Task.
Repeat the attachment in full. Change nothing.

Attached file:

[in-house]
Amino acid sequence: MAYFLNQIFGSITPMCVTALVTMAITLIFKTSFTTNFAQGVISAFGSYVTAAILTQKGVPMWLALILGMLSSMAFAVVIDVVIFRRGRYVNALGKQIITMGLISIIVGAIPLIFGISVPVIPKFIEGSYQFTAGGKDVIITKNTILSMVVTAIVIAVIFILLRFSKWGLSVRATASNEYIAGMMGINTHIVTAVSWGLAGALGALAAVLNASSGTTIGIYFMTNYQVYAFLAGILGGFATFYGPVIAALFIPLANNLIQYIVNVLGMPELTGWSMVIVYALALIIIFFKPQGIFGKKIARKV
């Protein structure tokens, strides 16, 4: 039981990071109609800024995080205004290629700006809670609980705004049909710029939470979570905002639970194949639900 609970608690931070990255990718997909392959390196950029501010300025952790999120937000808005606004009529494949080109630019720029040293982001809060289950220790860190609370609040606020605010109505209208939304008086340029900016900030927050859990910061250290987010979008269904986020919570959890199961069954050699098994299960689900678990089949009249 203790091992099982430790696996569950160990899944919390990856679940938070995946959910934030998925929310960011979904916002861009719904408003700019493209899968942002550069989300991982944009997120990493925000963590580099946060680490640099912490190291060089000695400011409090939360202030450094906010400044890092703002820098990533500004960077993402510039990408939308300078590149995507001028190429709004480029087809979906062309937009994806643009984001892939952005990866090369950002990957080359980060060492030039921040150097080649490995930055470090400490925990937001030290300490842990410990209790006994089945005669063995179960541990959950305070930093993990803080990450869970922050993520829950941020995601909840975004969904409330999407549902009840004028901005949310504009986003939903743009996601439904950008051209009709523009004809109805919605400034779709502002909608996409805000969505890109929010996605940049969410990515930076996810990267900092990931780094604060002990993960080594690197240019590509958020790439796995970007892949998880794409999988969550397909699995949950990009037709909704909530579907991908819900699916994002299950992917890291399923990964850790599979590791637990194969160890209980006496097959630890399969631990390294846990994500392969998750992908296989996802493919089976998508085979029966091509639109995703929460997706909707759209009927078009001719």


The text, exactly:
[in-house]
Amino acid sequence: MAYFLNQIFGSITPMCVTALVTMAITLIFKTSFTTNFAQGVISAFGSYVTAAILTQKGVPMWLALILGMLSSMAFAVVIDVVIFRRGRYVNALGKQIITMGLISIIVGAIPLIFGISVPVIPKFIEGSYQFTAGGKDVIITKNTILSMVVTAIVIAVIFILLRFSKWGLSVRATASNEYIAGMMGINTHIVTAVSWGLAGALGALAAVLNASSGTTIGIYFMTNYQVYAFLAGILGGFATFYGPVIAALFIPLANNLIQYIVNVLGMPELTGWSMVIVYALALIIIFFKPQGIFGKKIARKV
């Protein structure tokens, strides 16, 4: 039981990071109609800024995080205004290629700006809670609980705004049909710029939470979570905002639970194949639900 609970608690931070990255990718997909392959390196950029501010300025952790999120937000808005606004009529494949080109630019720029040293982001809060289950220790860190609370609040606020605010109505209208939304008086340029900016900030927050859990910061250290987010979008269904986020919570959890199961069954050699098994299960689900678990089949009249 203790091992099982430790696996569950160990899944919390990856679940938070995946959910934030998925929310960011979904916002861009719904408003700019493209899968942002550069989300991982944009997120990493925000963590580099946060680490640099912490190291060089000695400011409090939360202030450094906010400044890092703002820098990533500004960077993402510039990408939308300078590149995507001028190429709004480029087809979906062309937009994806643009984001892939952005990866090369950002990957080359980060060492030039921040150097080649490995930055470090400490925990937001030290300490842990410990209790006994089945005669063995179960541990959950305070930093993990803080990450869970922050993520829950941020995601909840975004969904409330999407549902009840004028901005949310504009986003939903743009996601439904950008051209009709523009004809109805919605400034779709502002909608996409805000969505890109929010996605940049969410990515930076996810990267900092990931780094604060002990993960080594690197240019590509958020790439796995970007892949998880794409999988969550397909699995949950990009037709909704909530579907991908819900699916994002299950992917890291399923990964850790599979590791637990194969160890209980006496097959630890399969631990390294846990994500392969998750992908296989996802493919089976998508085979029966091509639109995703929460997706909707759209009927078009001719």